Catherine II the Great (1729–1796) was born in Pomerania, Germany as Sophie Friederike Auguste von Anhalt-Zerbst-Dornburg. She reigned as Empress of Russia from 1762, after the assassination of her husband Peter III, until her death. Under her direct auspices the Russian Empire expanded, improved its administration, and continued to modernise along Western European lines. Catherine’s rule re-vitalized Russia, which grew stronger than ever and became recognised as one of the great powers of Europe. She had successes in foreign policy and oversaw sometimes brutal reprisals in the wake of rebellion.
Sophie married Peter the Grand Duke of Holstein-Gottorp in 1745 when she converted to Russion Orthodox church and was renamed Catherine. In January 1762 Peter became Tsar but he reigned for only six months before being overthrown after alienating the Russian nobility; apparently he seemed rather glad to have rid himself of the throne, and requested only a quiet estate and his mistress – instead he was assassinated. Catherine, although not descended from any previous Russian emperor, succeeded her husband as Empress Regnant – she had much better relations with the nobility than her Russian husband.
During her reign Catherine extended the borders of the Russian Empire southward and westward as far as the Crimea, and Lithuania at the expense of the Ottoman Empire and the Polish–Lithuanian Commonwealth. All told, she added some 200,000 miles² to Russian territory. She pioneered for Russia the role that Britain later played through most of the nineteenth and early twentieth century as an international mediator in disputes that could, or did, lead to war. After the French Revolution of 1789, Catherine rejected many principles of the Enlightenment that she had once viewed favourably. In 1795 she completed the partitioning of Poland, sharing all its territory with Prussia and Austria.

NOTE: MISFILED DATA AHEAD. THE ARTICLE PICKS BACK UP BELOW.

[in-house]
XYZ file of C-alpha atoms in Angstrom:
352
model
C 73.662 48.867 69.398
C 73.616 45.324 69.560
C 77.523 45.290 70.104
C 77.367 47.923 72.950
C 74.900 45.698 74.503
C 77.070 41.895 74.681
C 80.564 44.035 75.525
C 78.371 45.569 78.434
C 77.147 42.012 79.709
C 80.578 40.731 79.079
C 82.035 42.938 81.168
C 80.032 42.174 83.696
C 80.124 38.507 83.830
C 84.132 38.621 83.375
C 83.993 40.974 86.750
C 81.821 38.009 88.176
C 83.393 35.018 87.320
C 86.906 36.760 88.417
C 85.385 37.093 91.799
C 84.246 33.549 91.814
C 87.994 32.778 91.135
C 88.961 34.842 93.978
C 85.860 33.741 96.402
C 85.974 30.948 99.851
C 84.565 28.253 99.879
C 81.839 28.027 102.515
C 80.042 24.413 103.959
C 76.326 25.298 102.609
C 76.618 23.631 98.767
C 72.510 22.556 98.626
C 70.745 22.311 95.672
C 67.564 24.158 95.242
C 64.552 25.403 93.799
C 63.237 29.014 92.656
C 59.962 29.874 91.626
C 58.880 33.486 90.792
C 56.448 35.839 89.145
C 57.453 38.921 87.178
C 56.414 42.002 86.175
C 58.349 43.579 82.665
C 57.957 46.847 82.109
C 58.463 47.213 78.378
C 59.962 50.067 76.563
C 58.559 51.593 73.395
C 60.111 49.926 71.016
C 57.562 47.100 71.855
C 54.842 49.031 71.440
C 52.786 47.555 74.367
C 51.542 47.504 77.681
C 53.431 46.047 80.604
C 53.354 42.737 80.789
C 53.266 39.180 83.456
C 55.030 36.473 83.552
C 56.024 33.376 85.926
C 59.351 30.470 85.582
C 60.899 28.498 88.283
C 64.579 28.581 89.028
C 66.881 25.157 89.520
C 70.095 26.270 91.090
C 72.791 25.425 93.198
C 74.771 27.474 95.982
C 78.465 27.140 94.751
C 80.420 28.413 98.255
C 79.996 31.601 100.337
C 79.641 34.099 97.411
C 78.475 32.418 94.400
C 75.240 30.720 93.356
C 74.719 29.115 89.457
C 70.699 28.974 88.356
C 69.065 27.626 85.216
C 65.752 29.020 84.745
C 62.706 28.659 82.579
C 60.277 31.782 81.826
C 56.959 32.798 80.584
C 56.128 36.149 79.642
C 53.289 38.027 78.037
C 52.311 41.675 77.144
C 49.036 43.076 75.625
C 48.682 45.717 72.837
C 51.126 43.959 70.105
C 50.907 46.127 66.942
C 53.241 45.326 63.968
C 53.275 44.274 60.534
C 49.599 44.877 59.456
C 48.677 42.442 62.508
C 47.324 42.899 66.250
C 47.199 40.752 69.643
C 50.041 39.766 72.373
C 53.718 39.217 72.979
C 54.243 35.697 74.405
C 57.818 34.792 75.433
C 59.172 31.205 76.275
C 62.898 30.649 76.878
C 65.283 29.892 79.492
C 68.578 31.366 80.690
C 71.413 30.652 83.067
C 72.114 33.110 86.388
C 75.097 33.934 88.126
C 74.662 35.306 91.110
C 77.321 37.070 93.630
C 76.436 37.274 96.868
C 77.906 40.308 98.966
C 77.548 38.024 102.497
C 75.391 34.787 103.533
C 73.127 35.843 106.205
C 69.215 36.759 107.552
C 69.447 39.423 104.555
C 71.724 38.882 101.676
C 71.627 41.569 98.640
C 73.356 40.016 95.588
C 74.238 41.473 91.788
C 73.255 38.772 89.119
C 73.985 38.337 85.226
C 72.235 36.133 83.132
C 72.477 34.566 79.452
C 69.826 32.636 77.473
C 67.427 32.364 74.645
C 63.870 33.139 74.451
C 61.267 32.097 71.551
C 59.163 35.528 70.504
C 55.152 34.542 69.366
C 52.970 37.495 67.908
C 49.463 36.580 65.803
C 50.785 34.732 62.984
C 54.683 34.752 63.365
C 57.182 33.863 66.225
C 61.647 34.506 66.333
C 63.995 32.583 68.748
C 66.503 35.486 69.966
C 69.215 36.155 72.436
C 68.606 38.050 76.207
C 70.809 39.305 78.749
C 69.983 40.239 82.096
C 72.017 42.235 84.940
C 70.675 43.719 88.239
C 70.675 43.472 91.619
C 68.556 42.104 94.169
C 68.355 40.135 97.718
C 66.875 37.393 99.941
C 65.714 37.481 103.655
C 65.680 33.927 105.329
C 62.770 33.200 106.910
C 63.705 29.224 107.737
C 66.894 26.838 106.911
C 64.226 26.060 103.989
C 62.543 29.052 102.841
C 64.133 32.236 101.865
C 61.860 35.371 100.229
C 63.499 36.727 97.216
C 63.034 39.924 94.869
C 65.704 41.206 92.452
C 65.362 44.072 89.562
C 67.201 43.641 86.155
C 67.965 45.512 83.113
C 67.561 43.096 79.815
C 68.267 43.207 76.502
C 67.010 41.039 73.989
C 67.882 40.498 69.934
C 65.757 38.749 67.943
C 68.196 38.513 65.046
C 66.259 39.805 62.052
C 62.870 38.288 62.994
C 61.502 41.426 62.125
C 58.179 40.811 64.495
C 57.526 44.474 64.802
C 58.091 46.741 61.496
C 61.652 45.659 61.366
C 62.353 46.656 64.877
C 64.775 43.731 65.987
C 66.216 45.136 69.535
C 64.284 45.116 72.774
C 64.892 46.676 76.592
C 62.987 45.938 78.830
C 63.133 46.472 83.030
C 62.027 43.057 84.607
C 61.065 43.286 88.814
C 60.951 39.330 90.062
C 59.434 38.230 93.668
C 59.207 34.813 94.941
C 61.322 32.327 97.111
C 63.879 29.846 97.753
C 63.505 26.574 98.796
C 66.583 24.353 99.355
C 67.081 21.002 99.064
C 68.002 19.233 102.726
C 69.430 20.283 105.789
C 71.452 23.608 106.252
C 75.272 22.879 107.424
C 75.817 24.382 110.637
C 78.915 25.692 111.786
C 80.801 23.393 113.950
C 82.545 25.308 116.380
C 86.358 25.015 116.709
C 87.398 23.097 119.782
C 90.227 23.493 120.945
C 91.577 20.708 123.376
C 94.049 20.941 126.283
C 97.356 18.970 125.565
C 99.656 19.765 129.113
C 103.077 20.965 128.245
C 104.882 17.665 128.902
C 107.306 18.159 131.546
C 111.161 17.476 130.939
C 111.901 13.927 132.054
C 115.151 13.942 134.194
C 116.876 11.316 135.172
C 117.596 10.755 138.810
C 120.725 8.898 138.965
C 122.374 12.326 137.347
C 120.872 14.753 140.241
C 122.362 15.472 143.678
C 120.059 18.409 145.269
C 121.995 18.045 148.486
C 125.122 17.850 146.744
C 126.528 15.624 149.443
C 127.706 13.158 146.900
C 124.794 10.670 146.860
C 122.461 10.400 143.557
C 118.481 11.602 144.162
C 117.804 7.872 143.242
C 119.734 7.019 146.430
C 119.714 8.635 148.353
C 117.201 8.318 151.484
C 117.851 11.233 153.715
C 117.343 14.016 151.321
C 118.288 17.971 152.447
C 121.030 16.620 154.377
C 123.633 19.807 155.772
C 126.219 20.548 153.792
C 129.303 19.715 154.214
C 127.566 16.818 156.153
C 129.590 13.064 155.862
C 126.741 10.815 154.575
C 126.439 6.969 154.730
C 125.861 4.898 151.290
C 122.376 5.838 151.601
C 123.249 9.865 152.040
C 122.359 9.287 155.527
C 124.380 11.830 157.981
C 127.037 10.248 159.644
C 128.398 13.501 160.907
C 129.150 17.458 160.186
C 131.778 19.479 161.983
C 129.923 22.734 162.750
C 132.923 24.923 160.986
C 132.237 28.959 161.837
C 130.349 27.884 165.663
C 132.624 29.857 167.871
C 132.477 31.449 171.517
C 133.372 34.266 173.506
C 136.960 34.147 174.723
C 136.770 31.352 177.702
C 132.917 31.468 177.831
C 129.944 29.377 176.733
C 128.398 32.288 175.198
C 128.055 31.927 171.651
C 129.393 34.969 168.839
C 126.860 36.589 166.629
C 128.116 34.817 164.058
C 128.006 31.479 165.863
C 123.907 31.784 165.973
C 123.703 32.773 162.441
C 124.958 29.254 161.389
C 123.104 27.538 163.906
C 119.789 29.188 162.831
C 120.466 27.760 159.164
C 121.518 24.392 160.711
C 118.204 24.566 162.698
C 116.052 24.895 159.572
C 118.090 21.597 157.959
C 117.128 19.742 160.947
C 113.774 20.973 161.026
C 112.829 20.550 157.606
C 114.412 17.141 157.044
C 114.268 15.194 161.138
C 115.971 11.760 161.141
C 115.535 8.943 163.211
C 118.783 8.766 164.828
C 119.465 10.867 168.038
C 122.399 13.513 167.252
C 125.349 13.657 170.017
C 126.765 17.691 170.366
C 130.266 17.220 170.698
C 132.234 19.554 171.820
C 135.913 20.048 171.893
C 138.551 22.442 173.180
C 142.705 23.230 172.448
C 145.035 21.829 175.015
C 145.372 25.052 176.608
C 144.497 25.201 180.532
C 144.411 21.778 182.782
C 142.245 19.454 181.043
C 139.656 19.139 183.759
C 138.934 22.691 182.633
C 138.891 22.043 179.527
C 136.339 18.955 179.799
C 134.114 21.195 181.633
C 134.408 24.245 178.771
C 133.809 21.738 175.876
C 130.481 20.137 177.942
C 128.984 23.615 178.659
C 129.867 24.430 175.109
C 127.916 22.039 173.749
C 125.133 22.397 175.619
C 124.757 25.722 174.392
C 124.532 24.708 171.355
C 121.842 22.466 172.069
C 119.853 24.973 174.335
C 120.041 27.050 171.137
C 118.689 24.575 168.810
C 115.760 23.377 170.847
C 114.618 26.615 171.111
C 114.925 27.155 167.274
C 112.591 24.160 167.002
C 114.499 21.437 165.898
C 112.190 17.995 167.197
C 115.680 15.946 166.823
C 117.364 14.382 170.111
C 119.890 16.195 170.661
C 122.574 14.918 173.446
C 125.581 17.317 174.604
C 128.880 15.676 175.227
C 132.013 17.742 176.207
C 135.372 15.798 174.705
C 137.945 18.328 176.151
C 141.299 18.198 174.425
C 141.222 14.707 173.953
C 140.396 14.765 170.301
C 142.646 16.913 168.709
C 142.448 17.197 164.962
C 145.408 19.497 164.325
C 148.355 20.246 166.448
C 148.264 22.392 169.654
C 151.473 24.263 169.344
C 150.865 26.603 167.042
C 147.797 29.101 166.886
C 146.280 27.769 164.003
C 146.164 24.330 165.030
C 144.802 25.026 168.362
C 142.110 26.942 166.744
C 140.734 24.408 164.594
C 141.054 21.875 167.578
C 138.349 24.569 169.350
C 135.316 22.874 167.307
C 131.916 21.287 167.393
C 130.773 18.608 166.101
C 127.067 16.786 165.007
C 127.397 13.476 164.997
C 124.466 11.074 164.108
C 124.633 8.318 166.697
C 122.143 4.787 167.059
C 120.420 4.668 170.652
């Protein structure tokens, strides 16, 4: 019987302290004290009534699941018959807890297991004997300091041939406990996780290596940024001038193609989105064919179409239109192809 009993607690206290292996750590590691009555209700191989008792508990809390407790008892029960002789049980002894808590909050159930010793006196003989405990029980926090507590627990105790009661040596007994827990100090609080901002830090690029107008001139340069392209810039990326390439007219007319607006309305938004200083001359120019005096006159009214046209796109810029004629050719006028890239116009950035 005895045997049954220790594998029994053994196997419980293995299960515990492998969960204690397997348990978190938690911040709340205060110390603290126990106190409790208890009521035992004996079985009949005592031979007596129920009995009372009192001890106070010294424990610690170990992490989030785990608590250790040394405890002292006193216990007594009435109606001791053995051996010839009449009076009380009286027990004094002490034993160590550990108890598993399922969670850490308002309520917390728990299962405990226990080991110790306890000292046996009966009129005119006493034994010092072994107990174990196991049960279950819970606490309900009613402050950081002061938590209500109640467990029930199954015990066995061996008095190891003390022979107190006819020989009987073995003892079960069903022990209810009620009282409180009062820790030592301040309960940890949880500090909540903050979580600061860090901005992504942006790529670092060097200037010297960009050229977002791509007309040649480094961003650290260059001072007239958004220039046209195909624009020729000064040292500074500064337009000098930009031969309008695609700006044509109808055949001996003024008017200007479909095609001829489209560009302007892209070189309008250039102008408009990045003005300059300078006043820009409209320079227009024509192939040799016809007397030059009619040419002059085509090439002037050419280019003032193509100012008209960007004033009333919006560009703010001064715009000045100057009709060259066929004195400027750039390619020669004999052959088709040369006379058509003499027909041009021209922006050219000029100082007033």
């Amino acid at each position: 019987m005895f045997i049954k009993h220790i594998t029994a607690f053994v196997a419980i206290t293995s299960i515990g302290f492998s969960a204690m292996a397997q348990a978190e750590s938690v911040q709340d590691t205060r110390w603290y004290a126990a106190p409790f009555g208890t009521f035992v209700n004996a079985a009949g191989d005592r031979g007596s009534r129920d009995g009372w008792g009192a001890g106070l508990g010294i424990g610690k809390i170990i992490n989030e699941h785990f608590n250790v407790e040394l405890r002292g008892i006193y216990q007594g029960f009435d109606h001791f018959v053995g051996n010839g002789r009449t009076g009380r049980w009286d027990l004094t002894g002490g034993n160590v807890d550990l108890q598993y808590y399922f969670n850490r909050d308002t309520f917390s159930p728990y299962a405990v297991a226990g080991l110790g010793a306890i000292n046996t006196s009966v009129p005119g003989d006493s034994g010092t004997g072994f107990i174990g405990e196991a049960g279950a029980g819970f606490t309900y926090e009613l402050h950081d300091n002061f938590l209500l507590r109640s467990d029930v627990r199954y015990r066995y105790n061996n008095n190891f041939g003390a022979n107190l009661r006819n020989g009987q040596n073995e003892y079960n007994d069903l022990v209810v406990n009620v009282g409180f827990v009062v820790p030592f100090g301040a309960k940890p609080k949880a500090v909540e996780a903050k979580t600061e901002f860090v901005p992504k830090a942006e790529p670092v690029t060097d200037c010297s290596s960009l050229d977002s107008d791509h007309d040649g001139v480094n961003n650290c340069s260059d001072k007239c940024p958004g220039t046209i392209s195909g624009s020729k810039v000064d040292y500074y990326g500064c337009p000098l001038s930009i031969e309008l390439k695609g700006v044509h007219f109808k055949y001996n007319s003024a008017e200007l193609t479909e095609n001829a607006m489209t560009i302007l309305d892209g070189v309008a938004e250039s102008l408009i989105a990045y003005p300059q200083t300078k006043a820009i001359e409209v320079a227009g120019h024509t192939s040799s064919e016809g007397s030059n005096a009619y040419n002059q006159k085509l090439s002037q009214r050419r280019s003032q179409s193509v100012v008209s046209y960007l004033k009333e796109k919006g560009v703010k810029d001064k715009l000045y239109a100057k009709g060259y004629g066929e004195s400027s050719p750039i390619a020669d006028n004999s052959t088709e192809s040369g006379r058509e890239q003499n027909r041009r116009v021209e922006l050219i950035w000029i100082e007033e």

Catherine had a reputation as a patron of the arts, literature and education. Her patronage furthered the evolution of the arts in Russia more than that of any Russian sovereign before or after her; the Hermitage Museum, which now occupies the whole Winter Palace, began as her personal collection.
Throughout her long reign she took many lovers, often elevating them to high positions for as long as they held her interest, and then pensioning them off with large estates and gifts of serfs – one was placed on the throne of Poland in 1764, another received 50,000 rubles, a pension of 5,000 rubles, and 4,000 peasants in the Ukraine after being dismissed in 1777. After her affair with her lover and capable adviser Grigori Alexandrovich Potemkin ended in 1776, he allegedly selected a candidate-lover for her who had the physical beauty and mental faculties to hold her interest. The last of her lovers, Prince Zubov, was 40 years her junior. Her sexual independence led to many of the legends about her.